Unlike many employers, the state of Arizona is now encouraging its workforce to use social media on the job. While it may sound unconventional, the approach is part of a pilot project between Menlo Park-based Facebook and the state’s Department of Administration (ADOA) through the company’s new Facebook at Work platform.
Facebook has been testing and gathering input from more than 450 companies around the world on the product, but has yet to activate the service publicly. Arizona represents the first government to test drive the product for public-sector input.
Through the Facebook offshoot, users can connect with coworkers, post content to public walls and schedule meetings.
State CIO Morgan Reed said ADOA has been actively using Facebook at Work for several months with great success.
“We’ve been piloting it for a little while now and it’s been fantastic, our employees like it,” he said. “Really, Arizona is trying to be the model for other states and lead the way to embrace technology that the private sector would use, not just what other governments are using, to help us attract that next generation of employee.”
An added benefit of the tool is that most employees are already familiar with the application's operations from their personal use. Unlike some of the internal communications platforms being used in the state at the moment, Facebook at Work allows staff to engage with their coworkers from anywhere, through the mobile application on a smartphone.
“The mobility is key. The fact is that we have some services online in the government, but very few ways that you can interact through mobile,” he said. “But again, if I don’t know somebody’s email or phone number, being able to interact with those folks when they are outside these walls becomes challenging.”
But the shiny new work tool is not to be confused with the likes of its origins — the original Facebook. This platform is not meant to share cat videos, or post photos from a wild night on the town; Facebook at Work is bound by all of the same records-keeping requirement of other internal government communications and still falls under the purview of human resources.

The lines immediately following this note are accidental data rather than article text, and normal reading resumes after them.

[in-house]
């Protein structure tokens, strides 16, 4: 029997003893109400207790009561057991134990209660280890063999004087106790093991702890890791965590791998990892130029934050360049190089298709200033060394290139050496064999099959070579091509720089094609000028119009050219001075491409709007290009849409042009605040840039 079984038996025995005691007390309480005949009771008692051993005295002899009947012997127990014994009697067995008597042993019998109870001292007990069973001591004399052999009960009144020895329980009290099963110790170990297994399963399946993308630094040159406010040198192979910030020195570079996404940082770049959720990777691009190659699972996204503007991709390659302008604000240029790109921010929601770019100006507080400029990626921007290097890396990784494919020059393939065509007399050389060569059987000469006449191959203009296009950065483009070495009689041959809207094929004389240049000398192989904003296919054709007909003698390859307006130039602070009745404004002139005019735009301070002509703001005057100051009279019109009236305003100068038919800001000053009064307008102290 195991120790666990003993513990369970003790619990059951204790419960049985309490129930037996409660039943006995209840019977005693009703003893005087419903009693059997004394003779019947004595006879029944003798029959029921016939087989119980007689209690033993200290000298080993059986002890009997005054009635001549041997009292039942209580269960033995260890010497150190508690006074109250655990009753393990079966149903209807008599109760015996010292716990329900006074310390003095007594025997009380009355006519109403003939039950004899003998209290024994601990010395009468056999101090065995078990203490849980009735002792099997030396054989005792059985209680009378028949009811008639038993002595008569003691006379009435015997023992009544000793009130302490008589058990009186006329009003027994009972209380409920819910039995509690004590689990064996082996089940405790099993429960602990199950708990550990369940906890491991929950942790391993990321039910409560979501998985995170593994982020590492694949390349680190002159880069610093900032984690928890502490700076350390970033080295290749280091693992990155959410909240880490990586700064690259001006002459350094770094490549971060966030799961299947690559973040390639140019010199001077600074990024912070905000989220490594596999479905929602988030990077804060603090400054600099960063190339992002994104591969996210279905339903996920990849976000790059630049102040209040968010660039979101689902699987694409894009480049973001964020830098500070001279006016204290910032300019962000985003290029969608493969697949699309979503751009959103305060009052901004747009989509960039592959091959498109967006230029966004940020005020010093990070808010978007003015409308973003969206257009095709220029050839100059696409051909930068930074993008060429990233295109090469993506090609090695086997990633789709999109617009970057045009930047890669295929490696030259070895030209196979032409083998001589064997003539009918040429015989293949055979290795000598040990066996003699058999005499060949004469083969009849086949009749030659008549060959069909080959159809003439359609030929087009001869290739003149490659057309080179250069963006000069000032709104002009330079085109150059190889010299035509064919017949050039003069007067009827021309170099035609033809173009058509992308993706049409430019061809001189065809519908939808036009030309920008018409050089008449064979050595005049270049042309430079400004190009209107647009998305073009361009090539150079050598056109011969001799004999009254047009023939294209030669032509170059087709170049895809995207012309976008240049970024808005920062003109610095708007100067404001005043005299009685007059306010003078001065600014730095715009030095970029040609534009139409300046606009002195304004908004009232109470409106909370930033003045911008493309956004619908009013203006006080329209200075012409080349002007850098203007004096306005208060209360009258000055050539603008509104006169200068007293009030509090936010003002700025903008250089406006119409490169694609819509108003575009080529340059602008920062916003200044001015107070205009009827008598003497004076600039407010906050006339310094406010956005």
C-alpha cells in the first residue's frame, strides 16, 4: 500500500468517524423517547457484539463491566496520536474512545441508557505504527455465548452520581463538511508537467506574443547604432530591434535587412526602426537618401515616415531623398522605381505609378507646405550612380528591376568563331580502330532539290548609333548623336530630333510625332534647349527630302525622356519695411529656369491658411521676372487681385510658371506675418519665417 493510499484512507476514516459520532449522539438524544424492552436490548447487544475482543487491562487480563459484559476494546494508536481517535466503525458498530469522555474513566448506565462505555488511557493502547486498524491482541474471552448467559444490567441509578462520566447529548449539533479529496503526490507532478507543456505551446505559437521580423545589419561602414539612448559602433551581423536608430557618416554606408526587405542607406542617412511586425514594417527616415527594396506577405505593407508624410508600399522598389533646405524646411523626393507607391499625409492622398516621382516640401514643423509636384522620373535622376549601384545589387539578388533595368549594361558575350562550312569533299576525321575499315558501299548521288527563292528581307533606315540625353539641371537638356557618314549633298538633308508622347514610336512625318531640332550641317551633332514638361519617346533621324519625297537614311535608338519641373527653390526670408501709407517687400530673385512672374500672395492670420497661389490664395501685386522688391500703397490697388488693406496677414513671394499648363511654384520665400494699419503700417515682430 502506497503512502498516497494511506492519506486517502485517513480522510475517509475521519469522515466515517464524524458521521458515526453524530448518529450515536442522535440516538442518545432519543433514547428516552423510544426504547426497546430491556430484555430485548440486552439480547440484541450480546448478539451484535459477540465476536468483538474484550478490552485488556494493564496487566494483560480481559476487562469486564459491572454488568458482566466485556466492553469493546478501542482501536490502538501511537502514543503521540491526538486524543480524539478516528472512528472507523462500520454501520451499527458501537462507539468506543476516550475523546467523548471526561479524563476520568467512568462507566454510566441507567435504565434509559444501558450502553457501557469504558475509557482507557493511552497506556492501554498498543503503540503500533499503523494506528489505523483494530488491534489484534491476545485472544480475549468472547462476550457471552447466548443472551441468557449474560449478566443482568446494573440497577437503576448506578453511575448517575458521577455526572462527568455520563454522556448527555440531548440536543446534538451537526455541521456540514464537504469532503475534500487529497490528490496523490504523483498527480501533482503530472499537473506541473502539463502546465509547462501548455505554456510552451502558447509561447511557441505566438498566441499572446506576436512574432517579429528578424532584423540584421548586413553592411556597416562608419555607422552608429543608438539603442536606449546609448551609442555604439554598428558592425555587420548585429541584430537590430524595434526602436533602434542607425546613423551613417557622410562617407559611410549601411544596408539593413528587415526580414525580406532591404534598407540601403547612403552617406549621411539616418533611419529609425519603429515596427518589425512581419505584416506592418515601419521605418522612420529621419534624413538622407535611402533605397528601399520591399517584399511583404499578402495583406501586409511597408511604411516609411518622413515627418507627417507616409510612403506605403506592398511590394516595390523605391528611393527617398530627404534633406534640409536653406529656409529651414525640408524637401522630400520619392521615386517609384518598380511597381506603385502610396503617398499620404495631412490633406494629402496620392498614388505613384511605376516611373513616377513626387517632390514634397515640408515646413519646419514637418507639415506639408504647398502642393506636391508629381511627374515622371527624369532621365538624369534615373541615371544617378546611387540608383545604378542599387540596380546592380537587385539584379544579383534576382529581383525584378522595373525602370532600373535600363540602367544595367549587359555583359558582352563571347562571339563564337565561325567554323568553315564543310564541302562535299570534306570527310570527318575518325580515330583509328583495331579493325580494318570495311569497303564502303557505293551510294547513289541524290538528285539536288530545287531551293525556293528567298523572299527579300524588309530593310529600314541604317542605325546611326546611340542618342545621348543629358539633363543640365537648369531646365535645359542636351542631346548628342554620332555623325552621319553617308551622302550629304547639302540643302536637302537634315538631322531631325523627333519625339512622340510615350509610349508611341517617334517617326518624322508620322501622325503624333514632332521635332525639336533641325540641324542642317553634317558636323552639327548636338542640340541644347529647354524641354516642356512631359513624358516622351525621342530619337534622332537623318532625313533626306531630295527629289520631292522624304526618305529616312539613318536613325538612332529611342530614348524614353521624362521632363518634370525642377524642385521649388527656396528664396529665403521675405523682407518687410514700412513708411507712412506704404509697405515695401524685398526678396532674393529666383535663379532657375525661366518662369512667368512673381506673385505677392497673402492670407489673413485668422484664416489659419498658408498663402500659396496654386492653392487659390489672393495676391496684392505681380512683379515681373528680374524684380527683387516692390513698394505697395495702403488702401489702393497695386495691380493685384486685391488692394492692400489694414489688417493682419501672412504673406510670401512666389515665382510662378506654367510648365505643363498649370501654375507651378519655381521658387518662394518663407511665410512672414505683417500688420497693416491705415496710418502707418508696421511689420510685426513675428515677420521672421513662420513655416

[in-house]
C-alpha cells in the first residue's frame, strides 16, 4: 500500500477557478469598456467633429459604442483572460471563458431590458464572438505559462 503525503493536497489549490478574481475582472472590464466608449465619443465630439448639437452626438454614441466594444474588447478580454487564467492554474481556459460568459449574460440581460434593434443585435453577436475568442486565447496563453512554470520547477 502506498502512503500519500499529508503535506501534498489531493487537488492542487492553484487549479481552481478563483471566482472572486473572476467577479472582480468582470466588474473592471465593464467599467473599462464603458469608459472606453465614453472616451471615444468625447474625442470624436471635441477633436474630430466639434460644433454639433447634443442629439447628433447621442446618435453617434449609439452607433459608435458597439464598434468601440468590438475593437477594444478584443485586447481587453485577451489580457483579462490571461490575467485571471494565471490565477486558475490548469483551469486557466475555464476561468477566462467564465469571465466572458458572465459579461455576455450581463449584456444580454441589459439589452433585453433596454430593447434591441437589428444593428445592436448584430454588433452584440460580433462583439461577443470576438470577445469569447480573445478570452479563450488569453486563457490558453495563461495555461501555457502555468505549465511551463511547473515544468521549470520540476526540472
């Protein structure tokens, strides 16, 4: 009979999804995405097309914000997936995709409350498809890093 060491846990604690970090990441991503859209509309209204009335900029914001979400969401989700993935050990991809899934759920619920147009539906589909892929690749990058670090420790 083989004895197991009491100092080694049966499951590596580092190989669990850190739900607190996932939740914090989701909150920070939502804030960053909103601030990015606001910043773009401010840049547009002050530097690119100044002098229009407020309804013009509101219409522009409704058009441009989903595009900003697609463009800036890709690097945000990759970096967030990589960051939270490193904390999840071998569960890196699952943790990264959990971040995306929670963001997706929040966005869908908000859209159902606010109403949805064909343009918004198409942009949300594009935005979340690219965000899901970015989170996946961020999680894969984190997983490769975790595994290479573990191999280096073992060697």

What it is meant for is communicating about work to coworkers more efficiently. Additionally, Reed said the platform has the potential to close the gaps between the federated state’s 30 email systems and allows for more direct connections.
“This is work Facebook, so we tell our employees not to confuse it with personal, don’t post anything you wouldn’t want HR or your boss or legal to see, because they are on the platform and they are watching,” Reed told Government Technology. “But, it’s been really great for driving employee engagement, tearing down the silos between agencies and divisions, and really creating that two-way conversation.”
Instead of using the top-down email approach — where this is what the directors or the governor want to tell you — the Facebook at Work platform offers one-to-one connections, Reed said, where you can message somebody or like somebody’s comment, respond to it, ask questions. "It’s really allowed us to be more efficient," he added, "which is one of the governor’s goals for more efficient government.”
According to Reed, there was some initial reluctance to rush into the service because of how government is required to manage internal communications. Would the state maintain ownership of the data? And how would it adhere to the rules around public records?
The long and the short of it, Reed said, is that the state maintains all ownership and access rights. It just took time, as it would with any new platform, to work out these details.
“Out of the box because of all the built-in security that Facebook has, it met most of our needs right away,” he said. “We just needed clarification to understand how they lined up.”
Additionally, the scalability of the service was attractive for the government that employs roughly 40,000 people statewide. Because the platform has not officially launched on the marketplace, Reed said the cost — or lack thereof — was a definite draw. During the trial period, ADOA is not paying for the service.
“We’re using it as long as it makes sense for the state to use it," he said. "As with any product that we use, if prices change, they have to go through procurement law and things like that, but as long as it’s free and relevant and usable, we don’t have a plan to stop using it."